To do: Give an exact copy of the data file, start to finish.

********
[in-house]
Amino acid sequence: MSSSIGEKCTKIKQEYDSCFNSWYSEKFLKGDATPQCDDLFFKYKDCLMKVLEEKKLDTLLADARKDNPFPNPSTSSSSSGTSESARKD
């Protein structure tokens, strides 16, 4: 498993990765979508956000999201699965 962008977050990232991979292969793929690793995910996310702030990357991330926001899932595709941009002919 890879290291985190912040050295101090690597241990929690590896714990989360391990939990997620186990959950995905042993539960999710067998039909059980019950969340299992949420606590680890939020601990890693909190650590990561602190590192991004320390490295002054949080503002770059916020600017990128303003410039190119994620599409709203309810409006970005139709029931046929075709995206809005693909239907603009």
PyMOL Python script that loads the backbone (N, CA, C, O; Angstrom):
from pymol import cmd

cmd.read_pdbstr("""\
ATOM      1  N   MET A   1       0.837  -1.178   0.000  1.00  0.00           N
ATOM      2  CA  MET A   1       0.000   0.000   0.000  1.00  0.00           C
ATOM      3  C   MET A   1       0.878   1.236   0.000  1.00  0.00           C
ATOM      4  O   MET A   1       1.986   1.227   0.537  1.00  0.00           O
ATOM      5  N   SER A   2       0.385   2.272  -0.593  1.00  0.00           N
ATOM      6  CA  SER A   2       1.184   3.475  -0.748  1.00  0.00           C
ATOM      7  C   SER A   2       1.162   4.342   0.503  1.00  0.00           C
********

[in-house]
Amino acid sequence: MSSSIGEKCTKIKQEYDSCFNSWYSEKFLKGDATPQCDDLFFKYKDCLMKVLEEKKLDTLLADARKDNPFPNPSTSSSSSGTSESARKD
């Protein structure tokens, strides 16, 4: 498993990765979508956000999201699965 962008977050990232991979292969793929690793995910996310702030990357991330926001899932595709941009002919 890879290291985190912040050295101090690597241990929690590896714990989360391990939990997620186990959950995905042993539960999710067998039909059980019950969340299992949420606590680890939020601990890693909190650590990561602190590192991004320390490295002054949080503002770059916020600017990128303003410039190119994620599409709203309810409006970005139709029931046929075709995206809005693909239907603009």
PyMOL Python script that loads the backbone (N, CA, C, O; Angstrom):
from pymol import cmd

cmd.read_pdbstr("""\
ATOM      1  N   MET A   1       0.837  -1.178   0.000  1.00  0.00           N
ATOM      2  CA  MET A   1       0.000   0.000   0.000  1.00  0.00           C
ATOM      3  C   MET A   1       0.878   1.236   0.000  1.00  0.00           C
ATOM      4  O   MET A   1       1.986   1.227   0.537  1.00  0.00           O
ATOM      5  N   SER A   2       0.385   2.272  -0.593  1.00  0.00           N
ATOM      6  CA  SER A   2       1.184   3.475  -0.748  1.00  0.00           C
ATOM      7  C   SER A   2       1.162   4.342   0.503  1.00  0.00           C